By John Parnell
The EU must not back down from its threat to “restart the clock” on including international airlines in its emissions trading scheme, WWF has warned.
The EU attracted the ire of a number of emerging economies including Brazil, India and China, after it stipulated that any flight landing or taking off from an EU airport had to account for its emissions in the EU Emissions Trading Scheme (ETS).
It dropped the rule with the so-called ‘stop the clock’ announcement last November but warned it would return if “significant progress” was not made this year at the International Civil Aviation Organisation (ICAO).
Official talks on a global emissions market for aviation will resume in the next few weeks at ICAO, ahead of the body’s General Assembly in September.
“The ETS has been a double edged sword. It was the first and in many ways successful mechanism to reduce aviation emissions. It was a real catalyst for action within ICAO,” Jean Leston, transport lead, WWF-UK told RTCC. “If we didn’t have ETS we wouldn’t have this level of interest in Market Based Mechanisms (MBMs) today.
“On the negative side, some people have had their heads turned since stop the clock and have forgotten that we have a very limited period of time [to get a deal].
“There’s a danger that a lot of countries and airlines think that the ETS is fatally weakened by stop the clock and is unlikely to restart. So all that useful pressure has now sadly disappeared. No one wants to see a weakening of the ETS or the possibility of a trade war.
“The worst case scenario is no outcome in September and a cave in by the EU in the ETS. That’s what we have to avoid,” she added.
The decision to halt the inclusion of foreign airlines’ EU flights in the ETS was linked at the time to a deal between airplane manufacturer Airbus and China.
China postponed a $12bn order of Airbus planes in retaliation for its airlines being required to take part in the ETS.
“We hope we will go back to business as usual…and that we won’t have to worry about ETS when we do business here,” Laurence Barron, president of Airbus China said shortly after the EU announced the stop the clock measure.
China has reiterated that it will not participate in any “compulsory market measure” of the EU, setting up the prospect of an ongoing trade dispute.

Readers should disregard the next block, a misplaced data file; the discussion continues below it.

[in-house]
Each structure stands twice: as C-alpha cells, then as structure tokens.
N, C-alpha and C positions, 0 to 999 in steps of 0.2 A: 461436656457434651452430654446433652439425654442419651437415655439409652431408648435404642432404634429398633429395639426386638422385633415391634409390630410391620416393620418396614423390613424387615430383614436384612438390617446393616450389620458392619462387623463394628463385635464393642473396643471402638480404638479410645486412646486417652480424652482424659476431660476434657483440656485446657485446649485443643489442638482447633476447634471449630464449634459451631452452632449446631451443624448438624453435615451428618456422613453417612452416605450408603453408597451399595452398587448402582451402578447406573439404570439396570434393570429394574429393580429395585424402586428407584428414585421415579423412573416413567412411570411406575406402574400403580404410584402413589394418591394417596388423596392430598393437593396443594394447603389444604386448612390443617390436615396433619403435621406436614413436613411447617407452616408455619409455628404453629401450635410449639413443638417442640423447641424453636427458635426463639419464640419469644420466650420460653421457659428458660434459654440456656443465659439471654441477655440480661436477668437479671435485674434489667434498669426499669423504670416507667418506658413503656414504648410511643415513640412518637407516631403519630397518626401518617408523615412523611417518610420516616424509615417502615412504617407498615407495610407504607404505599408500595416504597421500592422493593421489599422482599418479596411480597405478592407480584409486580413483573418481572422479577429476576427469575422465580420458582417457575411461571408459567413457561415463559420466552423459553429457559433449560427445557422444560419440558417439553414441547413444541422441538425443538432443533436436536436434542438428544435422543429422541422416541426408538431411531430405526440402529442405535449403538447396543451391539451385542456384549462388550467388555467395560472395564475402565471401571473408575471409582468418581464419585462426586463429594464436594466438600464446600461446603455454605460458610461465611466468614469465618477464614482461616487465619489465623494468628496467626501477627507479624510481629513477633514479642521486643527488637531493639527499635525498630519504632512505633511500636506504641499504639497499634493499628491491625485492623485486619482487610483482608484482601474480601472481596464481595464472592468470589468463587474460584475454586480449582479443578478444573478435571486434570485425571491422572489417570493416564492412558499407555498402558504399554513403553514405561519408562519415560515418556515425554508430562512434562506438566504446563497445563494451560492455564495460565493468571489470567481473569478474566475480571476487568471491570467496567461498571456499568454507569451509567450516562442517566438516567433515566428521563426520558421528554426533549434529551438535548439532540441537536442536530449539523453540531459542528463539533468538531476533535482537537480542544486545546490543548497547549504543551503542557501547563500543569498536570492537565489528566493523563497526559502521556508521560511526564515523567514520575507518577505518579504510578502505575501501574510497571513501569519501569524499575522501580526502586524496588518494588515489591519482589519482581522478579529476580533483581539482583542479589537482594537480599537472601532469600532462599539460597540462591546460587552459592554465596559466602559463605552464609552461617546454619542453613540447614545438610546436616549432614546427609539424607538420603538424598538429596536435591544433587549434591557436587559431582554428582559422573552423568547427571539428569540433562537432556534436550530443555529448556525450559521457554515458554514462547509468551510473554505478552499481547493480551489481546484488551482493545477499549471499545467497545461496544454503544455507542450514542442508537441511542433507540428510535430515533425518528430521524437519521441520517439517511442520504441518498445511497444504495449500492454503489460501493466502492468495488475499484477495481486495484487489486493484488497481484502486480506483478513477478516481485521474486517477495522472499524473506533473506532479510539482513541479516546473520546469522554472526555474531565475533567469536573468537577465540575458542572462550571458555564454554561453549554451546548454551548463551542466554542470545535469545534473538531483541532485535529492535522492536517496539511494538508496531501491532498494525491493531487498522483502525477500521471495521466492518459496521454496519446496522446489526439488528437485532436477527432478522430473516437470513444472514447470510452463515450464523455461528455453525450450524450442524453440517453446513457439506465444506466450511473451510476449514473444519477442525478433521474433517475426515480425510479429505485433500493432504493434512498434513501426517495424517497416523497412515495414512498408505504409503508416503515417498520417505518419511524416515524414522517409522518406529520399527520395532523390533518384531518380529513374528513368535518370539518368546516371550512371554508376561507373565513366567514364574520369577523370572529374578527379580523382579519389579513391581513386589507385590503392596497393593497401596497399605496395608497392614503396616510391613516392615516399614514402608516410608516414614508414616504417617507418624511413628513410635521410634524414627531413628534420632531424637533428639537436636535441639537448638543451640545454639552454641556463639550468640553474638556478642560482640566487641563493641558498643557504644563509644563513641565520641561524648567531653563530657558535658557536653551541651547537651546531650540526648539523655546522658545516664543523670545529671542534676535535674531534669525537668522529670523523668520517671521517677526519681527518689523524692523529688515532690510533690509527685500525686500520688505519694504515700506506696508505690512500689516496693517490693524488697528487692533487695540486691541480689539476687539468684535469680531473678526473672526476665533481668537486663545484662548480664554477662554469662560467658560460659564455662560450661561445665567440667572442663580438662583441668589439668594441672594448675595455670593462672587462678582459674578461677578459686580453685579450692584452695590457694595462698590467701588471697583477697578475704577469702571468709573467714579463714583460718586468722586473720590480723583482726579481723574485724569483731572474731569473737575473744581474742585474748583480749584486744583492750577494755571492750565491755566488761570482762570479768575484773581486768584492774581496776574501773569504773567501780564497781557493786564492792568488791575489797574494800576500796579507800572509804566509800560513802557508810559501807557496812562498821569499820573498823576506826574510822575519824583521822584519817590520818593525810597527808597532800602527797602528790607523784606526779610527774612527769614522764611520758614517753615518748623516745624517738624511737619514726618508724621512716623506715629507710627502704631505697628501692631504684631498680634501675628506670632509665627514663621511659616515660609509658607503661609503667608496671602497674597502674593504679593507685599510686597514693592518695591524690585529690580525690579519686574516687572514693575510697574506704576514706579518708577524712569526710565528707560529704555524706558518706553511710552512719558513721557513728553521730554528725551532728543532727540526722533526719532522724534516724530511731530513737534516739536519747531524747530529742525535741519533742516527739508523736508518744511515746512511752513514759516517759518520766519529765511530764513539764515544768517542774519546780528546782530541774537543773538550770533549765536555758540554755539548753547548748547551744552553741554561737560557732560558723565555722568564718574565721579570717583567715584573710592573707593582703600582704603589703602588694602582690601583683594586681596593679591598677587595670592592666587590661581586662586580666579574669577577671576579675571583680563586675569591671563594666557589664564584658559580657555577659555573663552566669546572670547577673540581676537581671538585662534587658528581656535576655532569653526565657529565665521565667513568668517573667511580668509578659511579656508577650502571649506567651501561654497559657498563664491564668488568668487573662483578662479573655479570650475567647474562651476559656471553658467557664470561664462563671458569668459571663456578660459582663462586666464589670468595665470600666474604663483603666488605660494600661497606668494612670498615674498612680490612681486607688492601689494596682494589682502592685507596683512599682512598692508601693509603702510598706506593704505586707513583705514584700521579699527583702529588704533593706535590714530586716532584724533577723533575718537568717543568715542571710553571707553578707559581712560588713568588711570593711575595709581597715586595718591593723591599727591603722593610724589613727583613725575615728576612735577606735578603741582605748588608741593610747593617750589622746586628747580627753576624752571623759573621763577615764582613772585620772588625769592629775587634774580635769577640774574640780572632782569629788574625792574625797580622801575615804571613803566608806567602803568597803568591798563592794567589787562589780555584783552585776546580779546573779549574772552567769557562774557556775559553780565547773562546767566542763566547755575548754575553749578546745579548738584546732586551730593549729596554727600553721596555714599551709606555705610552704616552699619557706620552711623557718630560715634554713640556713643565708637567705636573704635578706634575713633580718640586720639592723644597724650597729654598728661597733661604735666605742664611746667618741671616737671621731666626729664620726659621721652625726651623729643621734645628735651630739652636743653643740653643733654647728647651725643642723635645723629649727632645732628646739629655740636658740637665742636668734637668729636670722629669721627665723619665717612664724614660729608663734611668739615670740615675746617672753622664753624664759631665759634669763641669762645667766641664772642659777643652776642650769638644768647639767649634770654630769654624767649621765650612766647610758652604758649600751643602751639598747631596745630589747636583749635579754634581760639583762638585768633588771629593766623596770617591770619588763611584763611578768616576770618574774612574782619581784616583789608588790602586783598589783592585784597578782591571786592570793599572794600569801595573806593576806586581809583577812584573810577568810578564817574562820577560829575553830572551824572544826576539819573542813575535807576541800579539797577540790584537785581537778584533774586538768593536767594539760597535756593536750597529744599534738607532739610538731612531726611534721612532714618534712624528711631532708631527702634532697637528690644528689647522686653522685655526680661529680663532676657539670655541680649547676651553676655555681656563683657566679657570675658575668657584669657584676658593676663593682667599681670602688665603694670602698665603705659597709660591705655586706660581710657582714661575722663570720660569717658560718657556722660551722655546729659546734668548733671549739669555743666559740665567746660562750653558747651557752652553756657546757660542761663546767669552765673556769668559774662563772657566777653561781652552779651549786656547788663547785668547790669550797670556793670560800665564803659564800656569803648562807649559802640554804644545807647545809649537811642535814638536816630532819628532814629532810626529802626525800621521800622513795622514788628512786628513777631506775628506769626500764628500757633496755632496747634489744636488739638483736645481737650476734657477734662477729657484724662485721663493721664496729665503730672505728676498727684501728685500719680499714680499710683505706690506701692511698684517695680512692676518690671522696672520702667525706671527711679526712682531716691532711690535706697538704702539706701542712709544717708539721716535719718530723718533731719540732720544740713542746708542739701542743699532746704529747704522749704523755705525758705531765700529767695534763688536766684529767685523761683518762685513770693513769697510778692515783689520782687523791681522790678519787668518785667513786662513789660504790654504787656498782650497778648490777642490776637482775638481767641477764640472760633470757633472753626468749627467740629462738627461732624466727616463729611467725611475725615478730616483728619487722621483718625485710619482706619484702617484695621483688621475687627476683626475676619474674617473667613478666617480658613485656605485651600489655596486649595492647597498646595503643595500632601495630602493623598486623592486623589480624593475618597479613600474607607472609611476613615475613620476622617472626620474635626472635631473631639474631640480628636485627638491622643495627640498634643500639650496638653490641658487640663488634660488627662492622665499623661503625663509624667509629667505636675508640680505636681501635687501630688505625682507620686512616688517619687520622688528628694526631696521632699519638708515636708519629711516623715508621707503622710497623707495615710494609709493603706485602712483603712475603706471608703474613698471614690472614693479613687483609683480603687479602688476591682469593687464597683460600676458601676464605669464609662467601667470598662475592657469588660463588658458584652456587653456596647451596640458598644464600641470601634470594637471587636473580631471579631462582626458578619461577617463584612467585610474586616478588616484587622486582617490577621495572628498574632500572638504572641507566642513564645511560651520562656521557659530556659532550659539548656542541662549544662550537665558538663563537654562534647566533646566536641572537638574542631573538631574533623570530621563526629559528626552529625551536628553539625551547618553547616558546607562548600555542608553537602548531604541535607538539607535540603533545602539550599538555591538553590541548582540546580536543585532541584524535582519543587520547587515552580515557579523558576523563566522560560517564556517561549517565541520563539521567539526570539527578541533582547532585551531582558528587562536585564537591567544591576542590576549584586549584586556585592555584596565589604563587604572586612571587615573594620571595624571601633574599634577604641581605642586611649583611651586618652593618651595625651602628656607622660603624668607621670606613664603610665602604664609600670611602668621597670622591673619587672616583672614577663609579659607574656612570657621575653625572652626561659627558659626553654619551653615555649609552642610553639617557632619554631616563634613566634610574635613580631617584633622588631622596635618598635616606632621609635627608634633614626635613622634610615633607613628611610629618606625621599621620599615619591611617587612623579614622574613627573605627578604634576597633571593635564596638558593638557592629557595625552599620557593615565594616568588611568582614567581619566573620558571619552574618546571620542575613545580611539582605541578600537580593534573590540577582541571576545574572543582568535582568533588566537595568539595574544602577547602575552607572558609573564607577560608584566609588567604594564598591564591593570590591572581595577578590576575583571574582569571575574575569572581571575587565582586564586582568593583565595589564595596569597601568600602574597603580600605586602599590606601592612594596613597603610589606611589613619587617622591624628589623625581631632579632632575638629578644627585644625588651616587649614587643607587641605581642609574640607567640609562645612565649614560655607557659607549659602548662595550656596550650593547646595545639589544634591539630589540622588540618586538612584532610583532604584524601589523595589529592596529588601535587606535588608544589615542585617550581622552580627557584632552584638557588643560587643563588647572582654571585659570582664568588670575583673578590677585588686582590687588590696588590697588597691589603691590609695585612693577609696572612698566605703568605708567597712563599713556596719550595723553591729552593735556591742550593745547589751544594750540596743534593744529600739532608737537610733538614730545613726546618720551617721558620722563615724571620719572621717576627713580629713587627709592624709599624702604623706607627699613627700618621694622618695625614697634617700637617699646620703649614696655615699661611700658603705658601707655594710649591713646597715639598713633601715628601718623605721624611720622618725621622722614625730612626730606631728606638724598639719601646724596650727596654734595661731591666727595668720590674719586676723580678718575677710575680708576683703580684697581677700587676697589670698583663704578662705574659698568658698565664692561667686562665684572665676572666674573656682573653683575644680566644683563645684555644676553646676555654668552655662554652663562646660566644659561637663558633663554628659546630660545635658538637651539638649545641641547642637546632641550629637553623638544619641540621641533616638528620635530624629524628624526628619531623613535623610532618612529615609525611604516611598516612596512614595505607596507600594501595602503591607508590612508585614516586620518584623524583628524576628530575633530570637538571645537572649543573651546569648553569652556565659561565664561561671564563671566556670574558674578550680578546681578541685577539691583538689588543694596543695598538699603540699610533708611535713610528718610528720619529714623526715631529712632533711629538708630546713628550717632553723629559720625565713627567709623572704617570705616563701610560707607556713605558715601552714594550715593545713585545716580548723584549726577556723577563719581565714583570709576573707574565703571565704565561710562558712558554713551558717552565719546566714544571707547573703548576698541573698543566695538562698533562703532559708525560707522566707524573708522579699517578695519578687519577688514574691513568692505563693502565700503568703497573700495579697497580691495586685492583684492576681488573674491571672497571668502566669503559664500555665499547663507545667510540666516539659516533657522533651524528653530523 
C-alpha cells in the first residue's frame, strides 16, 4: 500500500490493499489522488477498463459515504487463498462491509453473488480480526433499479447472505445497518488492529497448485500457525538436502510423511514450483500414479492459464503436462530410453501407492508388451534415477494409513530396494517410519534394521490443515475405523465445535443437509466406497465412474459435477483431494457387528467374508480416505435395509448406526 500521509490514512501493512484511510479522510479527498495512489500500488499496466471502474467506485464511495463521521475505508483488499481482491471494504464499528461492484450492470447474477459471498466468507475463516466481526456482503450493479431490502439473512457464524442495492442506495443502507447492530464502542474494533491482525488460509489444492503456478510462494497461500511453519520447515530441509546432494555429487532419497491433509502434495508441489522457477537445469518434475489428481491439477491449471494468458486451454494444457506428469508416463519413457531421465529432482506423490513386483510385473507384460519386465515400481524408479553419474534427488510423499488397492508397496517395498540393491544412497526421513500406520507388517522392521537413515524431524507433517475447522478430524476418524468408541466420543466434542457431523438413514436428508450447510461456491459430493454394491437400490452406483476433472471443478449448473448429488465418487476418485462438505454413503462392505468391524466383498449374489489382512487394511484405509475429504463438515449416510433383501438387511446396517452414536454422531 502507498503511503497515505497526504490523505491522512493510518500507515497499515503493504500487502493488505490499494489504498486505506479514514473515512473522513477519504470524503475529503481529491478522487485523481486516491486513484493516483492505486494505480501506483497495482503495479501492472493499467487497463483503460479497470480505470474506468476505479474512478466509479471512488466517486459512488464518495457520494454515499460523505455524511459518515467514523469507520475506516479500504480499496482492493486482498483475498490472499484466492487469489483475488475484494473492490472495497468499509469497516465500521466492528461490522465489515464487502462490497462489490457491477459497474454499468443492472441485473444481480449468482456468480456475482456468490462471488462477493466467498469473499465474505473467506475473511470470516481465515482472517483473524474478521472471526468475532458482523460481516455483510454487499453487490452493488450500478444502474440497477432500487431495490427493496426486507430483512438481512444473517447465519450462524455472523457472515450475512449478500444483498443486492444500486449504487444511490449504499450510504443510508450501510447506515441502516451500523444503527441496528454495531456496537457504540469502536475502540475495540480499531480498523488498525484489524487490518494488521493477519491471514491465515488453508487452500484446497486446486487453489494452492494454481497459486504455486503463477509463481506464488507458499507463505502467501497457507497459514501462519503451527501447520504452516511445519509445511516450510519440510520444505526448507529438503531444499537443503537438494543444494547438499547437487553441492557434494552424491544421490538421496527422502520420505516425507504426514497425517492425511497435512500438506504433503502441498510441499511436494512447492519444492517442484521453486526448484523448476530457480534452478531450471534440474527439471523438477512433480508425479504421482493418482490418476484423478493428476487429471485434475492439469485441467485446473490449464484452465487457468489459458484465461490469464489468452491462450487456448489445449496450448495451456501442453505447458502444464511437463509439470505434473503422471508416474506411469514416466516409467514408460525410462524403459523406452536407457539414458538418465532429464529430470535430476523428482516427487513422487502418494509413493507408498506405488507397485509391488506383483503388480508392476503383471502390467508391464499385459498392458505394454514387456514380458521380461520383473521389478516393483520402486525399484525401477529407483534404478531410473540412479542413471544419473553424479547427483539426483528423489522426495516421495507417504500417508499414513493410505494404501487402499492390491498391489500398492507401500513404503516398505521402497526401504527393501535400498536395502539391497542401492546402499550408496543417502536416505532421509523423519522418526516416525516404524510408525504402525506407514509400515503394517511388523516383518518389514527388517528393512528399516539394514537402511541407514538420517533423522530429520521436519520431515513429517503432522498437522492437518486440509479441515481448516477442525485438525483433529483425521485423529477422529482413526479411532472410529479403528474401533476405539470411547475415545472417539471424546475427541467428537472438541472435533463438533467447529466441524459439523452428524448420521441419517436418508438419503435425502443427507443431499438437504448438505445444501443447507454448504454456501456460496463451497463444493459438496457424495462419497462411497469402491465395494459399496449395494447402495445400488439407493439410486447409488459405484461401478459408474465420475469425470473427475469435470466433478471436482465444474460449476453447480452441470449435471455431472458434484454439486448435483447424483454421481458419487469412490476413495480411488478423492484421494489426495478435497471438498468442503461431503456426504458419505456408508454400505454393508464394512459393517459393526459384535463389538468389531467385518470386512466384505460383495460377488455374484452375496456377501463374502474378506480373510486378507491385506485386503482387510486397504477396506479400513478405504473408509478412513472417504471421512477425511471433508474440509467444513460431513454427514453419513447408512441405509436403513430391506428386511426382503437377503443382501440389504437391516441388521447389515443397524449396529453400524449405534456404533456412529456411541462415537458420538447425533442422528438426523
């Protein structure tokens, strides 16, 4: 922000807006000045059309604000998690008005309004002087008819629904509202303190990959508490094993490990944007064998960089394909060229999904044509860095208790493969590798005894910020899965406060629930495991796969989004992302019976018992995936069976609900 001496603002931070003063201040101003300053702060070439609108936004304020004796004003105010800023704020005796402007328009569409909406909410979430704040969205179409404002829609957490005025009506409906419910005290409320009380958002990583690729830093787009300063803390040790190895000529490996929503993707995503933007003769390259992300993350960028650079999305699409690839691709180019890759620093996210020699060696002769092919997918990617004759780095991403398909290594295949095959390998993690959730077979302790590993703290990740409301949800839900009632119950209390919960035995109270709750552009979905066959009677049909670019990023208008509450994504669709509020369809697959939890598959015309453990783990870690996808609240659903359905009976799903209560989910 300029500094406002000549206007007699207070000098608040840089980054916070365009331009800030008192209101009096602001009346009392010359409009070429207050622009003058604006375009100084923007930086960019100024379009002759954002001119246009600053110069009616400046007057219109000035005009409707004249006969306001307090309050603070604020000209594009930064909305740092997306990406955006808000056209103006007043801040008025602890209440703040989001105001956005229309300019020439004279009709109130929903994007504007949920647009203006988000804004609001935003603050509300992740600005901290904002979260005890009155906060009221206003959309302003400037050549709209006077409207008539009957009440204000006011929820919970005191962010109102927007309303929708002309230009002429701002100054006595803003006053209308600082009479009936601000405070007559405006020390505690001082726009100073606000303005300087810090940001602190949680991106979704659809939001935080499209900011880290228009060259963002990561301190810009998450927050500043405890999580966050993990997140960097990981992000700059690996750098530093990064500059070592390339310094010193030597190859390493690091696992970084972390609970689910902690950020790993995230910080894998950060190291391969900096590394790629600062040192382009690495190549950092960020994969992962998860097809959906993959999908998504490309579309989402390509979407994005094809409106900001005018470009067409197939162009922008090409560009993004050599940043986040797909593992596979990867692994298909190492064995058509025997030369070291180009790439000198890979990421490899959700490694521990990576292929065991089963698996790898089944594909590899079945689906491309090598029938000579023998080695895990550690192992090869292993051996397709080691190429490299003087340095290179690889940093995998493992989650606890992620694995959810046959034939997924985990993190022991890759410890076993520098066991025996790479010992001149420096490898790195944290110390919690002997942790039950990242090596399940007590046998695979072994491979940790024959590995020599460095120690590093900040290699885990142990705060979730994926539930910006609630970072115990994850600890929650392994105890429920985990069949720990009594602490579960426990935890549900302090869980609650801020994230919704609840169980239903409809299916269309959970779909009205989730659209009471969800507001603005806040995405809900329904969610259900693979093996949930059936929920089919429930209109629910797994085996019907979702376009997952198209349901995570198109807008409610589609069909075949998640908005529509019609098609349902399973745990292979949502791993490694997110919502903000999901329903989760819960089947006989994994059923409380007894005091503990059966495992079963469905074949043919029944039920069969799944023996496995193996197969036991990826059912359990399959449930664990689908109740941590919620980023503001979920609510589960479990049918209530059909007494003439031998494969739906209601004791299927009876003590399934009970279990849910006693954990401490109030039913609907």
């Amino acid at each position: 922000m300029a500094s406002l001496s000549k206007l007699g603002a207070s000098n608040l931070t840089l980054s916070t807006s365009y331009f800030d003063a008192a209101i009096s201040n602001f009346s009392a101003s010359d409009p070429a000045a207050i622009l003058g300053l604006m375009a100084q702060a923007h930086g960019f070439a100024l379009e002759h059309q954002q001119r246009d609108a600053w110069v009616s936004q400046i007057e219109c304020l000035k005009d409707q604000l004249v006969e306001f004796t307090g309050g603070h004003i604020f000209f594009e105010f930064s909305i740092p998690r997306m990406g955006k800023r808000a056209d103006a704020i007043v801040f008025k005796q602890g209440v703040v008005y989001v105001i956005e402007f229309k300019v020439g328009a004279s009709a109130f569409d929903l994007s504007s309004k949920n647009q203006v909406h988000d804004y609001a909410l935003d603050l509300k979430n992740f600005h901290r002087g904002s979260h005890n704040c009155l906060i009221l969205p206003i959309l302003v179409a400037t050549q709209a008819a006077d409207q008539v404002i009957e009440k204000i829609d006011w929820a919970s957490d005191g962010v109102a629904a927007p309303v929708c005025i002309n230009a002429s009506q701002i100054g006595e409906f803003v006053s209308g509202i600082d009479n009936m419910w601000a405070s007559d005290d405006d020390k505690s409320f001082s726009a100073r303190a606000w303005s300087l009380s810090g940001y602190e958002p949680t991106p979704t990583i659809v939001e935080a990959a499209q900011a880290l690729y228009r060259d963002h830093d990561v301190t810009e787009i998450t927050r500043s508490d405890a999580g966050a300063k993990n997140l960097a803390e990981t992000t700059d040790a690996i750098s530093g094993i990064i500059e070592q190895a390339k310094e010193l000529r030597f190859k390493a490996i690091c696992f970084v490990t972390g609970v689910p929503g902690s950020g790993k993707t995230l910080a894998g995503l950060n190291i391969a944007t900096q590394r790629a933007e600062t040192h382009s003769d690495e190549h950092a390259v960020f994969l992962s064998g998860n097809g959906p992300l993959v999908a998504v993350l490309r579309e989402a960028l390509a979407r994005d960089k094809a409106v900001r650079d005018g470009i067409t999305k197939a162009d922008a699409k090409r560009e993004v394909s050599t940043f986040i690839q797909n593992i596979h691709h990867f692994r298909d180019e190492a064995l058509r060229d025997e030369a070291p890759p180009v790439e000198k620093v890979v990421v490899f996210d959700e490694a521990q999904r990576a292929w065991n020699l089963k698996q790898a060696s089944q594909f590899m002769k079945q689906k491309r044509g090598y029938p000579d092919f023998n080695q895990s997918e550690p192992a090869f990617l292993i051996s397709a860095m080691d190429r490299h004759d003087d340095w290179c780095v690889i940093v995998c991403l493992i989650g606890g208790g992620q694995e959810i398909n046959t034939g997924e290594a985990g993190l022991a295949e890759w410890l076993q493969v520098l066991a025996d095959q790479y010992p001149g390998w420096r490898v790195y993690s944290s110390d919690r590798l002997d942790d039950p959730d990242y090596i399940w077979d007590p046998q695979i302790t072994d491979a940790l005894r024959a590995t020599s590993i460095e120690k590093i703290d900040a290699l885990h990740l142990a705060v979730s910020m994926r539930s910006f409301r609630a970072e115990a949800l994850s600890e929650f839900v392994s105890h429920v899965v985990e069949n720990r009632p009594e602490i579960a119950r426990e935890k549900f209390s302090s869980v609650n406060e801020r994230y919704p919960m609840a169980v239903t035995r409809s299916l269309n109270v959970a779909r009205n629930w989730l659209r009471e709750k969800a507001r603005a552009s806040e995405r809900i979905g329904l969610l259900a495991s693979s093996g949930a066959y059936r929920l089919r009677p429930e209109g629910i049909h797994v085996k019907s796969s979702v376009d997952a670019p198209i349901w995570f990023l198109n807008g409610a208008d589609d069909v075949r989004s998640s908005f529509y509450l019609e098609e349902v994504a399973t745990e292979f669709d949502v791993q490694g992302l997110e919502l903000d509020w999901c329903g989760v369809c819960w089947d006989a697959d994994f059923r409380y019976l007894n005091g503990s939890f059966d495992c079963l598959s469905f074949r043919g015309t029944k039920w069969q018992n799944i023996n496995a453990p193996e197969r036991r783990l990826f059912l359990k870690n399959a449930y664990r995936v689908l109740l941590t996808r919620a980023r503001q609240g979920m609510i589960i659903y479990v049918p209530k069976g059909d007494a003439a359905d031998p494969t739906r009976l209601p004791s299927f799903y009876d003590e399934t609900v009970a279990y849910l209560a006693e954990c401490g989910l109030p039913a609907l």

The two are already in disagreement over the subsidised Chinese solar power components entering the European market. The EU has announced that a 47% levy will be added to compensate for the subsidy and level the playing field for European manufacturers.
“It will be very difficult to restart the clock on the ETS. The Airbus intervention has set a dangerous precedent and it shows that some governments will do anything to respond to industry requests. Their economic preoccupation blinds them to larger environmental issues,” said Leston.
A climate change symposium at ICAO last week brought together policymakers, airlines and civil society to discuss the options for a global agreement to tackle greenhouse gases from the sector.
Leston said that airlines were pressing for a deal but until many smaller nations were armed with the facts, there may be a reluctance to commit.
“I have been pleasantly surprised by how strongly supportive of global MBMs the industry has been as a whole,” she said.
“I hadn’t appreciated how much knowledge on global MBMs needs to be imparted to a lot of countries that are struggling to understand why it is important. I wasn’t expecting quite so much indifference. That suggests it will be difficult to agree an MBM this year.”
Aviation accounts for between 2-3% of global greenhouse gas emissions with the figure rising.
Some have backed a carbon levy on aviation and shipping as a means of raising funds for the UN’s Green Climate Fund, that aims to raise $100bn a year by 2020 for low carbon projects.
RTCC Video: Airbus describes the perfect sustainable flight